Application of Aeromagnetic, Remote Sensing and Geological Data in the Delineation of the Geological Structures


  • Rinae Netshithuthuni School of Mining and Environmental Geology, University of Venda, Thohoyandou
  • Fhatuwani Sengani School of Mining Engineering, the University of the Witwatersrand, Johannesburg
  • Tawanda Zvarivadza School of Mining Engineering, the University of the Witwatersrand, Johannesburg



aeromagnetic, remote sensing, geological data, geological structures, hot springs, faults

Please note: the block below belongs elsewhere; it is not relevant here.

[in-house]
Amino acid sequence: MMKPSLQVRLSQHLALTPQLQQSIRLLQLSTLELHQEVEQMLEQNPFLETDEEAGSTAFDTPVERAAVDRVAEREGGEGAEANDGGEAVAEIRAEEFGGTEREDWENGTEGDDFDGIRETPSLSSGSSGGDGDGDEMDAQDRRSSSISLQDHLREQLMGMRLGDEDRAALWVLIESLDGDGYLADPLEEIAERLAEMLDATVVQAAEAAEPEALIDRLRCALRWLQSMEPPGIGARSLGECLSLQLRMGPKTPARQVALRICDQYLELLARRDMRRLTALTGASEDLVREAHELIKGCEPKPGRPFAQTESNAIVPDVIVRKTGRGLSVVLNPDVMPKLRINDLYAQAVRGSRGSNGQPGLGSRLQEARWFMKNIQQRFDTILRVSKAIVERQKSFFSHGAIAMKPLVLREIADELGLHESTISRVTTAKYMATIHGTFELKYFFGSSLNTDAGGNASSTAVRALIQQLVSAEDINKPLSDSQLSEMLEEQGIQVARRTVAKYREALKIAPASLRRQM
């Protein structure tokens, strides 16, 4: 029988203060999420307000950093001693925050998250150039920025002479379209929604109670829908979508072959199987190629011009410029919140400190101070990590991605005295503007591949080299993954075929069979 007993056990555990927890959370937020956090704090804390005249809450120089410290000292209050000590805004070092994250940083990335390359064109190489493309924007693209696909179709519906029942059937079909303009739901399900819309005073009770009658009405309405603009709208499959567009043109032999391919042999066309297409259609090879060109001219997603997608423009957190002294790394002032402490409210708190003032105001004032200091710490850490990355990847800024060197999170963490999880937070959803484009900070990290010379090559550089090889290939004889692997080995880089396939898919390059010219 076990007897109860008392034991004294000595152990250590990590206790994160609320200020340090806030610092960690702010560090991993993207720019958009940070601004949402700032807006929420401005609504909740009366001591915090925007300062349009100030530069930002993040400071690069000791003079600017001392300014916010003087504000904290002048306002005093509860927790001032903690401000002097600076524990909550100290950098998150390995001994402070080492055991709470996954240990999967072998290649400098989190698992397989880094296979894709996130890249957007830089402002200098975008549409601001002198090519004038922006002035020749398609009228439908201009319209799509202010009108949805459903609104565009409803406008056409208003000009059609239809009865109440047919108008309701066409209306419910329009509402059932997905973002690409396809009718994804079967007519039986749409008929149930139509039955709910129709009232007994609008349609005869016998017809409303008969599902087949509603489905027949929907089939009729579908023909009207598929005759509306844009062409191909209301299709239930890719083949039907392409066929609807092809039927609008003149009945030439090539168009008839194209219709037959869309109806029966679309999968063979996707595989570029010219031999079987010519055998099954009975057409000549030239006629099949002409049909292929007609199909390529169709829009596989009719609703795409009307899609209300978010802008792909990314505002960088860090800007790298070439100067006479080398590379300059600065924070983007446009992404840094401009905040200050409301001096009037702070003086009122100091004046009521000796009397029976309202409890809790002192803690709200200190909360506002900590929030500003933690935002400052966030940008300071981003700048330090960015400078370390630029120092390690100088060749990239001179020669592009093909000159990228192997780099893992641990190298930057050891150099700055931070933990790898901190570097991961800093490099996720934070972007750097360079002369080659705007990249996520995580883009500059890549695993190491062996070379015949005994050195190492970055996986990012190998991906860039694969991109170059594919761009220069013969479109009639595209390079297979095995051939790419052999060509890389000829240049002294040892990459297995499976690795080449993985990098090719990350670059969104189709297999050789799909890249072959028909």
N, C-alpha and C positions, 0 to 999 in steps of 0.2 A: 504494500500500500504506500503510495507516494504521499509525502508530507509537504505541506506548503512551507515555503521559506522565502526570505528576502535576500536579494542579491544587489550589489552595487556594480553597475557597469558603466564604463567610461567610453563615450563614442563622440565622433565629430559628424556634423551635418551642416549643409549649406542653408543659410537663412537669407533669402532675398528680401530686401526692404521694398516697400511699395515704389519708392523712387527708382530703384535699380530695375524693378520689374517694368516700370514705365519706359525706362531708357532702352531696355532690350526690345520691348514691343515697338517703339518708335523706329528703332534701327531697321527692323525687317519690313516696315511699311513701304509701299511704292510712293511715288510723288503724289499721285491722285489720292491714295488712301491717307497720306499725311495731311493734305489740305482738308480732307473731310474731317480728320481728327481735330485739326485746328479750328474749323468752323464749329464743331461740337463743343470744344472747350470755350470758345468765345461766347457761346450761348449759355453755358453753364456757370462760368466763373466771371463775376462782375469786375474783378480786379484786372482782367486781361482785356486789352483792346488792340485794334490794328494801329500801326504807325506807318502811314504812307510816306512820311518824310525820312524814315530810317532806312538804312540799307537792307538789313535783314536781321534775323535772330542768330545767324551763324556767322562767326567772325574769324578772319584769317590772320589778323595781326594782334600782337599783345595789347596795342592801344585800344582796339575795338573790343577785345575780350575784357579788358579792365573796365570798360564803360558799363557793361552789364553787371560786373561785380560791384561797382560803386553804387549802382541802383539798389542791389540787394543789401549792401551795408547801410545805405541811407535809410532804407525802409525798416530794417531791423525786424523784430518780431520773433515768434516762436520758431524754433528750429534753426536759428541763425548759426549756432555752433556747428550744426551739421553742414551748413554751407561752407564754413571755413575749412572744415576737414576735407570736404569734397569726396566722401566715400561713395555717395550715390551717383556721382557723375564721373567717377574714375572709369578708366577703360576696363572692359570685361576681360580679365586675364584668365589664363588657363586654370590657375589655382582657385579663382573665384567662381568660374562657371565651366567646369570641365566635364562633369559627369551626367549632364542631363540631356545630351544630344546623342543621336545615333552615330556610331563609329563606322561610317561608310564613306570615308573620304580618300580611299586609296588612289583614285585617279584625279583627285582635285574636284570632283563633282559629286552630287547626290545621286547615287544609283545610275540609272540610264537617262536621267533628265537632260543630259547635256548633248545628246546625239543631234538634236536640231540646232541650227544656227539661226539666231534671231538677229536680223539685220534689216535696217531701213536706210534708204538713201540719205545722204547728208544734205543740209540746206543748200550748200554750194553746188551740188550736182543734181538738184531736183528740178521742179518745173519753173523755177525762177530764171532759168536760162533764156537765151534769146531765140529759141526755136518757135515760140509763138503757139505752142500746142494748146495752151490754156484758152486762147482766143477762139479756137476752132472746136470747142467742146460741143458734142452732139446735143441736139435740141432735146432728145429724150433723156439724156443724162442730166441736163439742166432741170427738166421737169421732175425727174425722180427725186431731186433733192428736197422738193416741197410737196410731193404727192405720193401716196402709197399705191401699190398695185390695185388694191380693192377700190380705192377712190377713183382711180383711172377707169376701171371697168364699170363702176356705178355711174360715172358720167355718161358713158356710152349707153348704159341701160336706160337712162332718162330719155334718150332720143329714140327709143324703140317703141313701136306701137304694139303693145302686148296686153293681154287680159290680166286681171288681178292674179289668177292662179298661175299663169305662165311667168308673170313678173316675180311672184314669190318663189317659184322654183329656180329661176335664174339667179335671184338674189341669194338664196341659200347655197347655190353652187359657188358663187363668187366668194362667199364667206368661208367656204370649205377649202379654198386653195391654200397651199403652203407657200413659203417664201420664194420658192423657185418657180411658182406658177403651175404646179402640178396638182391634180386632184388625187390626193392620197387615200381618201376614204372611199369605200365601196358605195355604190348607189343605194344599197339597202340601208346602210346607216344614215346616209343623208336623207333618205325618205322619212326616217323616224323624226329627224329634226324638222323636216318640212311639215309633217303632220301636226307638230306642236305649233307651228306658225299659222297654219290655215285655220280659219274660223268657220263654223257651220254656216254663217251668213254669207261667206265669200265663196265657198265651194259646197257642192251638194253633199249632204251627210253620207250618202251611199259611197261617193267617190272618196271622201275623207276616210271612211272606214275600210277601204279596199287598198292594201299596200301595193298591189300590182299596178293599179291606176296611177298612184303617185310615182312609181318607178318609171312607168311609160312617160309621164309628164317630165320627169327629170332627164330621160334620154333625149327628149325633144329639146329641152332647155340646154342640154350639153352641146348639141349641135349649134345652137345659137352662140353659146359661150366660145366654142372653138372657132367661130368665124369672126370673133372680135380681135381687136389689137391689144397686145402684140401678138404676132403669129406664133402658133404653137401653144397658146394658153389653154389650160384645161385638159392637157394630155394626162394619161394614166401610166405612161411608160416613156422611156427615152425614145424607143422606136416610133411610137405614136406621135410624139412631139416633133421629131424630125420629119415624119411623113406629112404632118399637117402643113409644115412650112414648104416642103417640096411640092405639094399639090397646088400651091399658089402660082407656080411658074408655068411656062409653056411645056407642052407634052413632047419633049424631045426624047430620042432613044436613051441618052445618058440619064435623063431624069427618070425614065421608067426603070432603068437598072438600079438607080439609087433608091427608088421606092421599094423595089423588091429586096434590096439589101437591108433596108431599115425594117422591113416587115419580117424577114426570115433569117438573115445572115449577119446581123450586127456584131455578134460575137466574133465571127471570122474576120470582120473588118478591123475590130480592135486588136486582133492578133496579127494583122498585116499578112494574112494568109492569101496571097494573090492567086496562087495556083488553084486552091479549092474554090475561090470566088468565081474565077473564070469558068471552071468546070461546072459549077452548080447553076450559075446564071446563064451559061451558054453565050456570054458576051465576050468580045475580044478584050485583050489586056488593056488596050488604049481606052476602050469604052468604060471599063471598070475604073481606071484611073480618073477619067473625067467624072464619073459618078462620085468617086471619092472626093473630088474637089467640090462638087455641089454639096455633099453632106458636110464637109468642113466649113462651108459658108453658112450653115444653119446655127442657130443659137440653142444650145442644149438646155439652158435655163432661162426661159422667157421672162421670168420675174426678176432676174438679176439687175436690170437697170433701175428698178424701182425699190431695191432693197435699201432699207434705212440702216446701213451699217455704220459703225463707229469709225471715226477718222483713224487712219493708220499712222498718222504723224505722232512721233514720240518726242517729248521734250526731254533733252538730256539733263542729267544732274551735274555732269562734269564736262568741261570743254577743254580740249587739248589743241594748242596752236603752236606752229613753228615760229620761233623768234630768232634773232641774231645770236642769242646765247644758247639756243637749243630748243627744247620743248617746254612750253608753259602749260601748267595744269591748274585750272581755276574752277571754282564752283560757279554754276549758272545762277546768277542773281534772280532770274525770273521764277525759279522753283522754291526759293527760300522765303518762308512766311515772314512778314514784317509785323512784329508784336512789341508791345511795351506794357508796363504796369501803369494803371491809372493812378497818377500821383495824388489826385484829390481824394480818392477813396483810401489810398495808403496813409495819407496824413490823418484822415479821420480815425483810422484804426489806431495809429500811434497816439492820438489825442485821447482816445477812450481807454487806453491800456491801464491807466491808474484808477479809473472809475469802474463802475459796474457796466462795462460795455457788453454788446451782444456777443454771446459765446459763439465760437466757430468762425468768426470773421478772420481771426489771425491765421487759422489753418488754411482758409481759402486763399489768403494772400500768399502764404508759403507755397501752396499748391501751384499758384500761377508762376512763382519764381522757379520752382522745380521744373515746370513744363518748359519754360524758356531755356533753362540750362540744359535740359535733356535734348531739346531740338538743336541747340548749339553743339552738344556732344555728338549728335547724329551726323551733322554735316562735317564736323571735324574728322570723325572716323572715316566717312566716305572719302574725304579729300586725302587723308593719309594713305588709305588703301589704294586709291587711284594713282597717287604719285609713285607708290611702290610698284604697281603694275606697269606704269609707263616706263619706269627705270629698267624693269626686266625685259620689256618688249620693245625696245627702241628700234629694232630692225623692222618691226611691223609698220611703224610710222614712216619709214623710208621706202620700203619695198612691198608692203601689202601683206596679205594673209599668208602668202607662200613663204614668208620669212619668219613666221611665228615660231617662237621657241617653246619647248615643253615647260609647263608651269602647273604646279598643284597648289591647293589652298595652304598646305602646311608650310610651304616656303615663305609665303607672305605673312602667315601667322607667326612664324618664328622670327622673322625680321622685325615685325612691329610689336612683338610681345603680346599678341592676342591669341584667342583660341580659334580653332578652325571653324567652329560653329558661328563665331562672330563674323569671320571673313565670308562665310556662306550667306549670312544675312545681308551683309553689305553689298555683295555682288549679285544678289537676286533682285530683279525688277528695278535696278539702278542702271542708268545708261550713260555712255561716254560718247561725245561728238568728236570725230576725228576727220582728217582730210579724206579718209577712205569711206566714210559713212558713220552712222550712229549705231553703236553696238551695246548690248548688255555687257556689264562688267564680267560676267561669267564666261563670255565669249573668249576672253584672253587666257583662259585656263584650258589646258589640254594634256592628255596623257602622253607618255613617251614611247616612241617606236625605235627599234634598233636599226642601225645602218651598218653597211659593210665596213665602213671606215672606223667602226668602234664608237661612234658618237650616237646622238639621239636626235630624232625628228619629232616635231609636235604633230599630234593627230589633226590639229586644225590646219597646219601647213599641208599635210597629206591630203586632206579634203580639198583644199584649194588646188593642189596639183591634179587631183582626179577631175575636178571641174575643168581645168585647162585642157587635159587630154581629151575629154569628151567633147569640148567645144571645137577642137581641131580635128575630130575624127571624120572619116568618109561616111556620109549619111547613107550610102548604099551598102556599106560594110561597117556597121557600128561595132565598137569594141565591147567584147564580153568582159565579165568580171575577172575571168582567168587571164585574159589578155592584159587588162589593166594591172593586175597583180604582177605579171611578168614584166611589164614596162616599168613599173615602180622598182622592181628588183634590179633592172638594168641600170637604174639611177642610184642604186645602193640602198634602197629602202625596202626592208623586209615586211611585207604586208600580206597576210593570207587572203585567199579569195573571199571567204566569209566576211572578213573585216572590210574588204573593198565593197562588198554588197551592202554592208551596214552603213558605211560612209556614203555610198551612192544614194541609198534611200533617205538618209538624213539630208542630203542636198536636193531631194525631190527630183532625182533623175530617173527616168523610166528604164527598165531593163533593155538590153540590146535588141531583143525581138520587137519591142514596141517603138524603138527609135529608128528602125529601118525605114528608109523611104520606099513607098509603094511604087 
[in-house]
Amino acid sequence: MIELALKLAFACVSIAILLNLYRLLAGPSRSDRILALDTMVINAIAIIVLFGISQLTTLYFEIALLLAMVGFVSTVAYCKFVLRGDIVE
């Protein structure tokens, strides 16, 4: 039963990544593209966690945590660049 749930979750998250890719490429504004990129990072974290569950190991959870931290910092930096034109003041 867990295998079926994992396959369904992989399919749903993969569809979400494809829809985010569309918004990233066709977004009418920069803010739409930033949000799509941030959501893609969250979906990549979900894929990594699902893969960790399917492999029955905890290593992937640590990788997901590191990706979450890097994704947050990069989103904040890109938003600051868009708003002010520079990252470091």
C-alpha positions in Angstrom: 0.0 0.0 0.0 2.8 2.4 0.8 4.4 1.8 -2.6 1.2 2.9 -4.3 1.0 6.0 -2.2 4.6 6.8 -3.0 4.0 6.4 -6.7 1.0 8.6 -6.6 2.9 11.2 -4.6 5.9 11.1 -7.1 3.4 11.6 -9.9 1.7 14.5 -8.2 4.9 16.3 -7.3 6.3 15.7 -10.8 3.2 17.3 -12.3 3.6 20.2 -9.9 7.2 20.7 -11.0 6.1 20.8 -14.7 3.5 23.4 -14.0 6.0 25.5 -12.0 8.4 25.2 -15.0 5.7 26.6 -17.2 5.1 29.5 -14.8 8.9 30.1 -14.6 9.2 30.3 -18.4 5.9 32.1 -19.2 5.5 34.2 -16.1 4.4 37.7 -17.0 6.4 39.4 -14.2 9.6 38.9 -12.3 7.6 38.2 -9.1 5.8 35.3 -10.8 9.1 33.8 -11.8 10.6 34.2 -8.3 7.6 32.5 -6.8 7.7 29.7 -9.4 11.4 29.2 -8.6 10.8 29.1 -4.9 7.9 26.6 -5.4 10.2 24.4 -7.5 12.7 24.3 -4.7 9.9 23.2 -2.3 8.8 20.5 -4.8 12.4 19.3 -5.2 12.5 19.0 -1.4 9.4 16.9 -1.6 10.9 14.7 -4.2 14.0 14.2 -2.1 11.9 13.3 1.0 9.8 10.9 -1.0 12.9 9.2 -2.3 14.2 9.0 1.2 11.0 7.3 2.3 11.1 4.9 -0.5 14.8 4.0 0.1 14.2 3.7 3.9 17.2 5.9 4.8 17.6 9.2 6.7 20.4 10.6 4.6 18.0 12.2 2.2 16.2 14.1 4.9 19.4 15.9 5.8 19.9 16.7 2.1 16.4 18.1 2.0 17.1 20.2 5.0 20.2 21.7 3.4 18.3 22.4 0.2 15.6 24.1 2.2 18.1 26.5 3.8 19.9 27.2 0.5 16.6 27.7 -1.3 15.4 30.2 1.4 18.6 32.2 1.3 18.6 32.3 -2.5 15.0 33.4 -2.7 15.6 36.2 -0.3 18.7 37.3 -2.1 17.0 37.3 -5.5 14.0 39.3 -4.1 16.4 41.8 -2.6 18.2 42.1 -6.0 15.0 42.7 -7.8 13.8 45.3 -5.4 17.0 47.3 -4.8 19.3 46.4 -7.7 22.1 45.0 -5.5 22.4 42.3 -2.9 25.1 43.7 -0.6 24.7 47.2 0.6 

Siloam village is well known for its hot springs that geologically lie in the Nzhelele Formation of the Soutpansberg Group rocks. About 1800 million years ago, the Soutpansberg depositional basin was formed as an east-west trending asymmetrical rift. These Soutpansberg group rocks were severely faulted which resulted in a number of major faults, like the Siloam fault. Faults provide channels through which the hydrothermal fluids can flow. These fluids are heat sources for the hot springs. With no evidence of recent volcanic activities in the Limpopo province, it is assumed that all the hot springs are of meteoric origin and the heating of the hot springs is due to the deep circulation along fault zones. The main objective of the study is to delineate the faults that are potential recharge zones of the hot springs above the ground at Siloam village using remote sensing, geological maps and aeromagnetic data. LANDSAT 8 (OLI, November 2015), scenes P69, R76 (path 69 and row 76) free of cloud cover were downloaded from the USGS website page. The data was reduced to remove excess noise. A number of processing techniques were done to further enhance the visibility of the image and locate the faults by the use of ERDAS IMAGINE software. The aeromagnetic data was used to locate the faults using the magnetic susceptibility of the rocks. Aeromagnetic data was acquired from the Council of Geoscience of South Africa, which collected it using a proton precession magnetometer mounted on a low plane flight at an average height of 150m. The traverses were oriented in the E-W direction, and the traverse separation was 1 km. The aeromagnetic data reduction was applied during the processing in order to produce a colour map using Geosoft Oasis Montaj. The geological data was obtained through digitizing and georeferencing of an existing geological map acquired from the Council of Geoscience of South Africa. The GPS was used to locate the hot springs at the Siloam village for correlation with the lineaments. The lineaments were interpreted from the remote sensing. The aeromagnetic data was correlated with the faults on the geological map. The main faults associated with the known hot springs were delineated along with the minor faults which were potential zones carrying hot water at the Siloam village. The results show that the two sets of data are capable of extracting lineaments in inaccessible areas and they can complement each other in locating faults. The results showed that the three known hot springs are associated with the major faults. Geologically the other faults are also playing a part in recharging the hot springs.